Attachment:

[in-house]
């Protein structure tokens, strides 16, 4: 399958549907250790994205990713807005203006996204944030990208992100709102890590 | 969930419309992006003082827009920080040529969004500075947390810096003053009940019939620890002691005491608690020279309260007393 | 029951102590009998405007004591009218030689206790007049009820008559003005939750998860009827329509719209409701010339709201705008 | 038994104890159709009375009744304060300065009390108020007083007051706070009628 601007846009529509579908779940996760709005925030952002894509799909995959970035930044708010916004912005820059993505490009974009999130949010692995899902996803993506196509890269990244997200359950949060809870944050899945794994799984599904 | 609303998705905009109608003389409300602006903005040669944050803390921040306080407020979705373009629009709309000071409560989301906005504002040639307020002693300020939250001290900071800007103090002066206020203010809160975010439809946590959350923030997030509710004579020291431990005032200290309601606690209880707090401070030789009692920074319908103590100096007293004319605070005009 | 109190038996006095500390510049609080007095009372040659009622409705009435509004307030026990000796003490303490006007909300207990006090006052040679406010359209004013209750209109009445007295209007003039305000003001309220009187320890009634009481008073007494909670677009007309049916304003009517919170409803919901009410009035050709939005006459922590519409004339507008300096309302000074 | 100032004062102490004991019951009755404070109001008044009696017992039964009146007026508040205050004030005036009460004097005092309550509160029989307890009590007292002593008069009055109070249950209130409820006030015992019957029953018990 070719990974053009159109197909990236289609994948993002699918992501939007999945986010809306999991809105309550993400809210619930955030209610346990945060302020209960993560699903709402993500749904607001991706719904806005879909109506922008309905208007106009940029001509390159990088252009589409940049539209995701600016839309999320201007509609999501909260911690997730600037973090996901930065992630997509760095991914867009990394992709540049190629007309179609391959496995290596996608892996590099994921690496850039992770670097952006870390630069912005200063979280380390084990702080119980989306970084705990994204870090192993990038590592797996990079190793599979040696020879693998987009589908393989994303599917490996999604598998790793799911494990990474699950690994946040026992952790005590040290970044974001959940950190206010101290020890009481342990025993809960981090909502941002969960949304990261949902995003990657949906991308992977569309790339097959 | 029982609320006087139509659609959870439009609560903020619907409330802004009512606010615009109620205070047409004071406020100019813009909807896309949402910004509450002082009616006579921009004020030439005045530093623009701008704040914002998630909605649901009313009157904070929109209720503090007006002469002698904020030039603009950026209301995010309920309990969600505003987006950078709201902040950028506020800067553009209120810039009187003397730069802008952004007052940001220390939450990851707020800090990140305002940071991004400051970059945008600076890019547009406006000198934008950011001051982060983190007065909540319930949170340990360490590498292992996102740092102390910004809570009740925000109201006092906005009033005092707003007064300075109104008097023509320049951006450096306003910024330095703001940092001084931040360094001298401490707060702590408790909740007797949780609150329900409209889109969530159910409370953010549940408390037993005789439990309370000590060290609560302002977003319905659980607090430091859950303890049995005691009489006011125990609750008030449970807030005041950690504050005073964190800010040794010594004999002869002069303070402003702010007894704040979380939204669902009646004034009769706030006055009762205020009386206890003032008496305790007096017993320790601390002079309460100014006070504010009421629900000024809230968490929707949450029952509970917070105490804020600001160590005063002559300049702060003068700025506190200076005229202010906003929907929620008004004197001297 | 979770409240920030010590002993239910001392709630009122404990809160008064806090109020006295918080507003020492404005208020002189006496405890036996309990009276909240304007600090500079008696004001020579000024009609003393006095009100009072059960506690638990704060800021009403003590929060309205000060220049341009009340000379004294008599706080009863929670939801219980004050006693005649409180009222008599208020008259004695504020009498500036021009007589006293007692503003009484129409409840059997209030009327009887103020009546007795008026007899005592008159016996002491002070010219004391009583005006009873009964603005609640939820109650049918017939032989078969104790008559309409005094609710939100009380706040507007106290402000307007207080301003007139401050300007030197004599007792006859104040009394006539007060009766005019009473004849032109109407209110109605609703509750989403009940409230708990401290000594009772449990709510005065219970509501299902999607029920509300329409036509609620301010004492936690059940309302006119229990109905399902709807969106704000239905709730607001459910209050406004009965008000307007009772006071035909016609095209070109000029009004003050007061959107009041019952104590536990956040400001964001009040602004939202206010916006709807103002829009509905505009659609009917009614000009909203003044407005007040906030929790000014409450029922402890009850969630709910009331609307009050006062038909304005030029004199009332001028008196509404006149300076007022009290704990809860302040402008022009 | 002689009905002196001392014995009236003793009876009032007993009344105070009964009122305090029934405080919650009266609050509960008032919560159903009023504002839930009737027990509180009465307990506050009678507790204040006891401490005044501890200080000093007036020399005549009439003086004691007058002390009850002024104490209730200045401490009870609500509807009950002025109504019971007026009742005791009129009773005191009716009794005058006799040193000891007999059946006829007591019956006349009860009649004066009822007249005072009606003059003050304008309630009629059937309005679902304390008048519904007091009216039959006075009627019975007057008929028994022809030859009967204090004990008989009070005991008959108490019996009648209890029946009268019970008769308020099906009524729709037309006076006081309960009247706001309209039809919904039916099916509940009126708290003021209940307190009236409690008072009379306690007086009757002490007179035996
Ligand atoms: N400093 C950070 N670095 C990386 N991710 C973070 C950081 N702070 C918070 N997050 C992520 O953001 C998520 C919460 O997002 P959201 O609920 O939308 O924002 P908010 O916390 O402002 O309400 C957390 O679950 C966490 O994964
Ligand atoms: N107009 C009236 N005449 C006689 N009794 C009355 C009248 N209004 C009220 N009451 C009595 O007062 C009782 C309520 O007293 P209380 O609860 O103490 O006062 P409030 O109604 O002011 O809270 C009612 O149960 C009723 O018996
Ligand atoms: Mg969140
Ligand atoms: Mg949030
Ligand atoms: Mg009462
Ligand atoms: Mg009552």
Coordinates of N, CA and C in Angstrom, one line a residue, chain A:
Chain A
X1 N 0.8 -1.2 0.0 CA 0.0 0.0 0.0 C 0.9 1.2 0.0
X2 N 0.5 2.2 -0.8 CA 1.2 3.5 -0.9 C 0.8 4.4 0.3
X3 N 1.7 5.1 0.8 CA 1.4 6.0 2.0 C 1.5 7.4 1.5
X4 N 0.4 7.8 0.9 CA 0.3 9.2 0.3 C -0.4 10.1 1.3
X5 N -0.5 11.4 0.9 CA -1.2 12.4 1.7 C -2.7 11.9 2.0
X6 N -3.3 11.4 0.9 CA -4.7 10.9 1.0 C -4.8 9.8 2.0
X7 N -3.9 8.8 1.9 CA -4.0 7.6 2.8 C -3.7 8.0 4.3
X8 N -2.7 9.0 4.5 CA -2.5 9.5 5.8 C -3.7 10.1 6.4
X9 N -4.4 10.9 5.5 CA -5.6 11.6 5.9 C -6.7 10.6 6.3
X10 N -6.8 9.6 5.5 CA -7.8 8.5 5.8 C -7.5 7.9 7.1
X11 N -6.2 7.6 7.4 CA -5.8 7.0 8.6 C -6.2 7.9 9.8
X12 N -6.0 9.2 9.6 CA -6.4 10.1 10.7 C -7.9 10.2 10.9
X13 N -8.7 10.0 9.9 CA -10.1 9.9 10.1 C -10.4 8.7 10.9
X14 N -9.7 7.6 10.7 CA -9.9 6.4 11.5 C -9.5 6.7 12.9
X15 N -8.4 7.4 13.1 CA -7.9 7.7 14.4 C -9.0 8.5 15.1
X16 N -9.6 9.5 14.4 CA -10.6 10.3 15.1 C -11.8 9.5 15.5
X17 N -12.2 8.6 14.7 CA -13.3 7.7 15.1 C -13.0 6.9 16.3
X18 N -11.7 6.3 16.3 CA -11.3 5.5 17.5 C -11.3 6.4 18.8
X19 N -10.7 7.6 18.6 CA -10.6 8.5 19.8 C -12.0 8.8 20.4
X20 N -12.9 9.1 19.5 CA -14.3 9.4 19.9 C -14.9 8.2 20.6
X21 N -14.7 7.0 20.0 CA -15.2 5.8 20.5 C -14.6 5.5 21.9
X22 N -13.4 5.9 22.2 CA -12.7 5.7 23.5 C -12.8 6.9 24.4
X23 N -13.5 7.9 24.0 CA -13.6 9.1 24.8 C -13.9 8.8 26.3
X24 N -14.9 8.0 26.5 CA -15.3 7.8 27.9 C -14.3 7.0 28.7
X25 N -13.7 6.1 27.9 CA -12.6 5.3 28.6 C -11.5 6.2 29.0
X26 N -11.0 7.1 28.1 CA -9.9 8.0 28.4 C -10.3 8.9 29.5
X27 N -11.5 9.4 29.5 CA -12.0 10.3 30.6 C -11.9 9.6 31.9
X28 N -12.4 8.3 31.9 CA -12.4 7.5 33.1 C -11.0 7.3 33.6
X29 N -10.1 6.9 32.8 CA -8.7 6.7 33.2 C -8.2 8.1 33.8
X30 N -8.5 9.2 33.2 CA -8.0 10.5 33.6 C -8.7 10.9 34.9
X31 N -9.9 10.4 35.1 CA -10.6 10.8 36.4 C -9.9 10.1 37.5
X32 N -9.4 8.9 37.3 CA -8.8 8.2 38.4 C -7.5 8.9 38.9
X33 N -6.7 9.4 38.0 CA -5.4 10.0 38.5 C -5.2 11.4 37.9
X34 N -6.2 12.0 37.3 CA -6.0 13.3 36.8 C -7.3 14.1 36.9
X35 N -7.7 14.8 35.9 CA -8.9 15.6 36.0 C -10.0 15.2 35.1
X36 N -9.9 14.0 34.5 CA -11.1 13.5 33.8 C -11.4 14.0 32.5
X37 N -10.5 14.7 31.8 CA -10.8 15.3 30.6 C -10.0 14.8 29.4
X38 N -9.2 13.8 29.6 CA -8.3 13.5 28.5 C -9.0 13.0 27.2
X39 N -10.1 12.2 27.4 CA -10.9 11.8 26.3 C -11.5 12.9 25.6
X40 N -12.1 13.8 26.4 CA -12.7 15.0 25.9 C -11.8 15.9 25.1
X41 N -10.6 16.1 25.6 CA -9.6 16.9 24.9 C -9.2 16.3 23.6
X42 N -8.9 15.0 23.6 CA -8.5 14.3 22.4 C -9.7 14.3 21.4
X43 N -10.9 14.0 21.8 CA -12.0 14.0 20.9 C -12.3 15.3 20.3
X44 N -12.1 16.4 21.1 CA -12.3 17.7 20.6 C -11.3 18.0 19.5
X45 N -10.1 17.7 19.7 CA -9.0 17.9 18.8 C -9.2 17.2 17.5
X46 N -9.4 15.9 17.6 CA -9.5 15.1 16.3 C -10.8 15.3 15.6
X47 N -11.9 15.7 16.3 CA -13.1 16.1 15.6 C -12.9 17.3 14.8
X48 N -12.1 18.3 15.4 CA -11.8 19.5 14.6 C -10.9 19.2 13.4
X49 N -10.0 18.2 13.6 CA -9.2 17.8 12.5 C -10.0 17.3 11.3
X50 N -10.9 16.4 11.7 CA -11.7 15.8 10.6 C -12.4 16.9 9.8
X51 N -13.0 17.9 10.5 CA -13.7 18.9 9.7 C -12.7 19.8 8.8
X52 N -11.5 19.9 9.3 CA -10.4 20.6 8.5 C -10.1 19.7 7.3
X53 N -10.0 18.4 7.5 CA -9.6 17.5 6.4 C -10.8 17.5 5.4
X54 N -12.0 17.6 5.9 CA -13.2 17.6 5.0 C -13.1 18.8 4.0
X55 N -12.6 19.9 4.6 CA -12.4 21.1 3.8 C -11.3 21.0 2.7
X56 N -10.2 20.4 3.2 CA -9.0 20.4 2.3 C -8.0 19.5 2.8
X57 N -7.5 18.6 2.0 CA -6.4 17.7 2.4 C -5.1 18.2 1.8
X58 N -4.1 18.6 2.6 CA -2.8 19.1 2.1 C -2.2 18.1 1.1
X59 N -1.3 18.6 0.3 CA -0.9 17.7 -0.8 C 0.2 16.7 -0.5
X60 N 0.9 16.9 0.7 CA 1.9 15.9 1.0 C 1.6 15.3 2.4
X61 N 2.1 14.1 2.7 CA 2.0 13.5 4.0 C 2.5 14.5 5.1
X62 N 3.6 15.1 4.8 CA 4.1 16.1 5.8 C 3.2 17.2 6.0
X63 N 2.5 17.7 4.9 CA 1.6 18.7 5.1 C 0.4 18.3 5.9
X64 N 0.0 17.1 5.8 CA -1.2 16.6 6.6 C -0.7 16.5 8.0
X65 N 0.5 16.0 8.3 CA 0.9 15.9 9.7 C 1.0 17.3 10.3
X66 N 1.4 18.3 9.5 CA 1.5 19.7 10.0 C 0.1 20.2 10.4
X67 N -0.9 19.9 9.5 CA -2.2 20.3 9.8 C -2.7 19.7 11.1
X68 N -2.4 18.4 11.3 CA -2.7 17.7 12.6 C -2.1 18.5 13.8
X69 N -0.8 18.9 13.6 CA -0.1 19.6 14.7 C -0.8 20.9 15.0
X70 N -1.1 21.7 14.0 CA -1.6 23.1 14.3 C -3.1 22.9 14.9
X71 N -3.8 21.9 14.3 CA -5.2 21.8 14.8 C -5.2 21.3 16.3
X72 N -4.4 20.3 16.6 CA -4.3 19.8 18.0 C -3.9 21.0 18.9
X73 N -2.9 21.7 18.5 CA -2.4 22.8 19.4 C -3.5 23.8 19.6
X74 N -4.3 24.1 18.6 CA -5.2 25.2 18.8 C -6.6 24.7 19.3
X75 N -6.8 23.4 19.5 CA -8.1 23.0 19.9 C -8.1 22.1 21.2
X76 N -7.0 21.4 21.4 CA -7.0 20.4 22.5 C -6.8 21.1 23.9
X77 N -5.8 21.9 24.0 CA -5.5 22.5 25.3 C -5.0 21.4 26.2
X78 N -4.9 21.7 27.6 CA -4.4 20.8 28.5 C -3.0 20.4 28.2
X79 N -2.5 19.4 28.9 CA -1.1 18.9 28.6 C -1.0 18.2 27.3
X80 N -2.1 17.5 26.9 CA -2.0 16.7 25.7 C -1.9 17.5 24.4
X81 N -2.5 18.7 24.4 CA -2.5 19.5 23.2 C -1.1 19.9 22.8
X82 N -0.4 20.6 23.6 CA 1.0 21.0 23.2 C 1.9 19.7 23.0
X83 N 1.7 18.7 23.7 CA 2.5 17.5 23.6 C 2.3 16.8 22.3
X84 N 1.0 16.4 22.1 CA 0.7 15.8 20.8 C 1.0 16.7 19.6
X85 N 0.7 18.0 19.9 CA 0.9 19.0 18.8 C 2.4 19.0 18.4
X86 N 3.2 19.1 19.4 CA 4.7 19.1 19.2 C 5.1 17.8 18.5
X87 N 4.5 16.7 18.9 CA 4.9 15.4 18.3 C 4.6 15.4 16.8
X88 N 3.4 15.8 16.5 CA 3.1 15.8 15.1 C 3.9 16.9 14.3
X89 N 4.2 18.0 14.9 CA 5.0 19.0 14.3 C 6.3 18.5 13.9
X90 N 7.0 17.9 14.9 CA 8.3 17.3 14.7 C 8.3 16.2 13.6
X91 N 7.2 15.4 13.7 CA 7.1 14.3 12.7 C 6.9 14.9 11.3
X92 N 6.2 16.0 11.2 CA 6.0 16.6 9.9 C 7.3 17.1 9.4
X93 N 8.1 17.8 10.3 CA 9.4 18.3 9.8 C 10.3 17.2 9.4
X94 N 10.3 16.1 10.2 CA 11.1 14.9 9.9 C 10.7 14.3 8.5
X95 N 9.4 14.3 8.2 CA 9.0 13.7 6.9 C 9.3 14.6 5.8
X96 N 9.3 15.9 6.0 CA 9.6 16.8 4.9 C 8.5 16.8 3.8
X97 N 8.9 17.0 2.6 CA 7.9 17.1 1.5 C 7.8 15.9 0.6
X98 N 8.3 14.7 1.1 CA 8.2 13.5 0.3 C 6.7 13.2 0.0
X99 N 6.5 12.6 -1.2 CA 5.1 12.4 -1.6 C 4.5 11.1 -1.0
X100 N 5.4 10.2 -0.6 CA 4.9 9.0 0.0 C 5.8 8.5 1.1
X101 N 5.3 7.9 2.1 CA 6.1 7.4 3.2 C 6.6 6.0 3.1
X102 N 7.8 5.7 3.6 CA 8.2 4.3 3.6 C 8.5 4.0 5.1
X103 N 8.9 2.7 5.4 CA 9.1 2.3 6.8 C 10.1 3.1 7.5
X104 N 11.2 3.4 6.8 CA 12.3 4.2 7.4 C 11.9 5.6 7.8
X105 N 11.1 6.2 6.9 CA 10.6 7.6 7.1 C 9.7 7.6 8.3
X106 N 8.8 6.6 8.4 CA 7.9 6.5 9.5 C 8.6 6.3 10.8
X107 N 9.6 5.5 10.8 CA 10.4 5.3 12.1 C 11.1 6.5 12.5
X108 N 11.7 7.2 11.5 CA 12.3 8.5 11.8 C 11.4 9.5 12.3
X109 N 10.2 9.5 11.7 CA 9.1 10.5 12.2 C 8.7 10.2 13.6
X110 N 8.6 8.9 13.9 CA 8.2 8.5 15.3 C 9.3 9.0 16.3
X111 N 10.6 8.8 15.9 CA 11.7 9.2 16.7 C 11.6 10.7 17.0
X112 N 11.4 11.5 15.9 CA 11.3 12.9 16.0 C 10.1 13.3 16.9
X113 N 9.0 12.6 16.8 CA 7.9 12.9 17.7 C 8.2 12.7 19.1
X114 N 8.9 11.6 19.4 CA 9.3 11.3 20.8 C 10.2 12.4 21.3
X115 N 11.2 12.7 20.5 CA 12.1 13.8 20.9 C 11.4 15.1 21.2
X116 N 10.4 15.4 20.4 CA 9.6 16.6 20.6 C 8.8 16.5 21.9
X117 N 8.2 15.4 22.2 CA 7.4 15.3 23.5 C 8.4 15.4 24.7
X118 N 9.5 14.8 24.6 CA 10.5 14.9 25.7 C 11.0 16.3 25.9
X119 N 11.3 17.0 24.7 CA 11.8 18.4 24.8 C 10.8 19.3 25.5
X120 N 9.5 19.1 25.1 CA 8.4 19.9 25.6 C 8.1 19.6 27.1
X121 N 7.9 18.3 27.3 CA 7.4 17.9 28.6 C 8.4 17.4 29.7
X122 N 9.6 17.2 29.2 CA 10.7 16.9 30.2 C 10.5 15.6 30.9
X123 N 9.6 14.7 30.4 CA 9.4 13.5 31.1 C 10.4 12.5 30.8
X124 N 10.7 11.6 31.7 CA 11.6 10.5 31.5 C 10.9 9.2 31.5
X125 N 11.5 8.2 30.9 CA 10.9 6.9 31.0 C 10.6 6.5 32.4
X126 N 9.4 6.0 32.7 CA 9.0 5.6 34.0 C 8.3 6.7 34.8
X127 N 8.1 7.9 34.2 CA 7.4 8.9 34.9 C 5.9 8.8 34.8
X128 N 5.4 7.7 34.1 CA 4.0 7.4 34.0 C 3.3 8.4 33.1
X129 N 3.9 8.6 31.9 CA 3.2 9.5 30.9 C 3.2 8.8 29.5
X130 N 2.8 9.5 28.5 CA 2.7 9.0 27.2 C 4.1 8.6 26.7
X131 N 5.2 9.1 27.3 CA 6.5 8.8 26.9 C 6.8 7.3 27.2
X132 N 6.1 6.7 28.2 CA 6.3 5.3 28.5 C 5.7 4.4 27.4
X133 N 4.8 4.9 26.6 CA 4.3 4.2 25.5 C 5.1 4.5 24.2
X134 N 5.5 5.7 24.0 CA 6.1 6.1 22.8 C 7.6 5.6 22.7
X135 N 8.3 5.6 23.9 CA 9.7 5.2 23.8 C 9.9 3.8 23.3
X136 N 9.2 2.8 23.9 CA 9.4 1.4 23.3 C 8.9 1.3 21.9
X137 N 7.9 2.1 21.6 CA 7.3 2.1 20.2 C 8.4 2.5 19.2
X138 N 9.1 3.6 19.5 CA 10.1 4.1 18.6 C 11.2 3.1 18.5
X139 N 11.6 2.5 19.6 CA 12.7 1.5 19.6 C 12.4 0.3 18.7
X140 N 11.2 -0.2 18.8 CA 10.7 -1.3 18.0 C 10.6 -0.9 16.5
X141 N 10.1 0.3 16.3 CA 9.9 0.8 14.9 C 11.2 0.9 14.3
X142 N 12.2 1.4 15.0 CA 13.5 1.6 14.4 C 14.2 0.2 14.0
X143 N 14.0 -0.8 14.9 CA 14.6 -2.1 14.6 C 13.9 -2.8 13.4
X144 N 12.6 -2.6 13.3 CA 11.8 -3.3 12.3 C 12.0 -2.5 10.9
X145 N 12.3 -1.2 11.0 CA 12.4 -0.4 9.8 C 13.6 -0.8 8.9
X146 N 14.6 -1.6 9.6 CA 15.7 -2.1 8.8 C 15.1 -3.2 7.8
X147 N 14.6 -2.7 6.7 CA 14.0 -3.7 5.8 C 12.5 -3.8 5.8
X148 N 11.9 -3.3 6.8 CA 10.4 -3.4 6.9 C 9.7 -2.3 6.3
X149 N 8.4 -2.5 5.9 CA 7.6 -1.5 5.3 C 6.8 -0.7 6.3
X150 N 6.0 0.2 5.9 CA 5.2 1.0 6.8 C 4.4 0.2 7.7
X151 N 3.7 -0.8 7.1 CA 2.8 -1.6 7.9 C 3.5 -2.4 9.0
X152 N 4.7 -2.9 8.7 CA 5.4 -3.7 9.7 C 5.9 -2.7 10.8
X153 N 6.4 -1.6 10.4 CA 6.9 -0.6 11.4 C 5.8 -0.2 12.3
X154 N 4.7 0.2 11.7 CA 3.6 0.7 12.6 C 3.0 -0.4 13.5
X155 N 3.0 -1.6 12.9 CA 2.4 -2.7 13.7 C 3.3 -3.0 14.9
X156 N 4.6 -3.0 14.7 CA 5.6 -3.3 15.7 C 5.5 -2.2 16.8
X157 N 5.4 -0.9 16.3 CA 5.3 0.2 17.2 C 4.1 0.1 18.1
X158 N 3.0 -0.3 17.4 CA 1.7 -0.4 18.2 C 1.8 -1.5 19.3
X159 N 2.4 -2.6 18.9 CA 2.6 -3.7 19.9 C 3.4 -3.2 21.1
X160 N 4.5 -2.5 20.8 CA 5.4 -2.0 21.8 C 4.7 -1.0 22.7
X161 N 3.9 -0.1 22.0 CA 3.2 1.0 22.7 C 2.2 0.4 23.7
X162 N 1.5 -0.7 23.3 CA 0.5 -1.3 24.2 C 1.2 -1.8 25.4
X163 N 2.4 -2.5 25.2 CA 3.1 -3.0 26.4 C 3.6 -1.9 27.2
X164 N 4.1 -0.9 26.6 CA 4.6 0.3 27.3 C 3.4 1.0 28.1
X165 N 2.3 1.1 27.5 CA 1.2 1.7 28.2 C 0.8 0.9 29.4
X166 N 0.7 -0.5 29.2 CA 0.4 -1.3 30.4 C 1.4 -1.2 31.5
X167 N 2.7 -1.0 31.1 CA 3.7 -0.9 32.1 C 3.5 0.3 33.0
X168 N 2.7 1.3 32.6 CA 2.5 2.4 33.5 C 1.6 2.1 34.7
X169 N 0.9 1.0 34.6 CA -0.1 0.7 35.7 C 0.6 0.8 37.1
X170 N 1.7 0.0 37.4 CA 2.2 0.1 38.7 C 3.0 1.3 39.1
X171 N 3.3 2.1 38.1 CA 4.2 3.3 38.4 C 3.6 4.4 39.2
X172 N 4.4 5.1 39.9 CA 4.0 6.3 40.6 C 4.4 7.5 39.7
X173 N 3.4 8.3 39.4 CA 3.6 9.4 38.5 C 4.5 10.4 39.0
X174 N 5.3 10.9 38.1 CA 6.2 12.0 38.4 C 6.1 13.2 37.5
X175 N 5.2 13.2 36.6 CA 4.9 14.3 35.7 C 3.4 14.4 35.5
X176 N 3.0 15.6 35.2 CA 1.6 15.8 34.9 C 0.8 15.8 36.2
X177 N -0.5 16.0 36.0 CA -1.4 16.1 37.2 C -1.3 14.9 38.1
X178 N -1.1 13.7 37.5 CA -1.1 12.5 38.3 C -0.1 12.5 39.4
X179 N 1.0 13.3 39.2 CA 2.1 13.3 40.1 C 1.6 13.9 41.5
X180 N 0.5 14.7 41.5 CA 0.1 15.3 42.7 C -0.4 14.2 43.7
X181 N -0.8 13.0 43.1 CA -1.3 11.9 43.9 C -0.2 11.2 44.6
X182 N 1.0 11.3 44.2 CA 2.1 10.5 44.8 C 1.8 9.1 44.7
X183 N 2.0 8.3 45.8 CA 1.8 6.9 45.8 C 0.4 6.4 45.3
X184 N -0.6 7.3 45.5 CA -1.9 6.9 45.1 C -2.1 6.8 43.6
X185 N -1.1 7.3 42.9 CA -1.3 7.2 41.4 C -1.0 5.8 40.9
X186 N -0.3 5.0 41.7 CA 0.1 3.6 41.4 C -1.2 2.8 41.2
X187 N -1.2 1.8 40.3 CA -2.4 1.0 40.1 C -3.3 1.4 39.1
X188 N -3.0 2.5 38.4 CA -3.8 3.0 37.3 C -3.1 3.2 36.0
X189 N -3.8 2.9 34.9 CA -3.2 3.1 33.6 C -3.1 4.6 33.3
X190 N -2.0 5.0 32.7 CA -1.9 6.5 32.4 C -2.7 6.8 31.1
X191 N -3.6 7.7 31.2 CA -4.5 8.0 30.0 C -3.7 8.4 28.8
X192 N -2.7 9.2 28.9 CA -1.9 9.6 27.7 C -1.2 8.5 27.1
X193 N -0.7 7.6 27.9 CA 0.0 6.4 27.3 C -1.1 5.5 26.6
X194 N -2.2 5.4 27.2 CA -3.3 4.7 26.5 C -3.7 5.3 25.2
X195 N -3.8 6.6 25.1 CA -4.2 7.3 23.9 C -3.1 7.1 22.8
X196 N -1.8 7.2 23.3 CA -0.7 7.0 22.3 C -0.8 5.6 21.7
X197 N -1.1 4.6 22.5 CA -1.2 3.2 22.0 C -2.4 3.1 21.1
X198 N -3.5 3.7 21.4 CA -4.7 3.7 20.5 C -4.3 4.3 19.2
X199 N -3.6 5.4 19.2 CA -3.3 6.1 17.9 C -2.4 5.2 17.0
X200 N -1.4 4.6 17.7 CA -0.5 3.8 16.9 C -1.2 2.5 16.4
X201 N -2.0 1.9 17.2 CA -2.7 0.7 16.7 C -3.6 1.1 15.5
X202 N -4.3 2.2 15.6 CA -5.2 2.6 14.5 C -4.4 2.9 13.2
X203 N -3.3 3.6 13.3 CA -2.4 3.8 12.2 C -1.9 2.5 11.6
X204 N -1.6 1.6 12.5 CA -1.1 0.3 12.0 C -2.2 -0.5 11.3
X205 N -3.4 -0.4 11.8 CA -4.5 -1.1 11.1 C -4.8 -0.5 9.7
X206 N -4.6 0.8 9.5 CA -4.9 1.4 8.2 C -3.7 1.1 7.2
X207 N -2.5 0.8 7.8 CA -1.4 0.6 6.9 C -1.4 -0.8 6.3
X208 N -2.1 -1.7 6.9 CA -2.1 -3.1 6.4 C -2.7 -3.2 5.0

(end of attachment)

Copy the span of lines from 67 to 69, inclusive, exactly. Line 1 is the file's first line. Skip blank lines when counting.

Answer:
X57 N -7.5 18.6 2.0 CA -6.4 17.7 2.4 C -5.1 18.2 1.8
X58 N -4.1 18.6 2.6 CA -2.8 19.1 2.1 C -2.2 18.1 1.1
X59 N -1.3 18.6 0.3 CA -0.9 17.7 -0.8 C 0.2 16.7 -0.5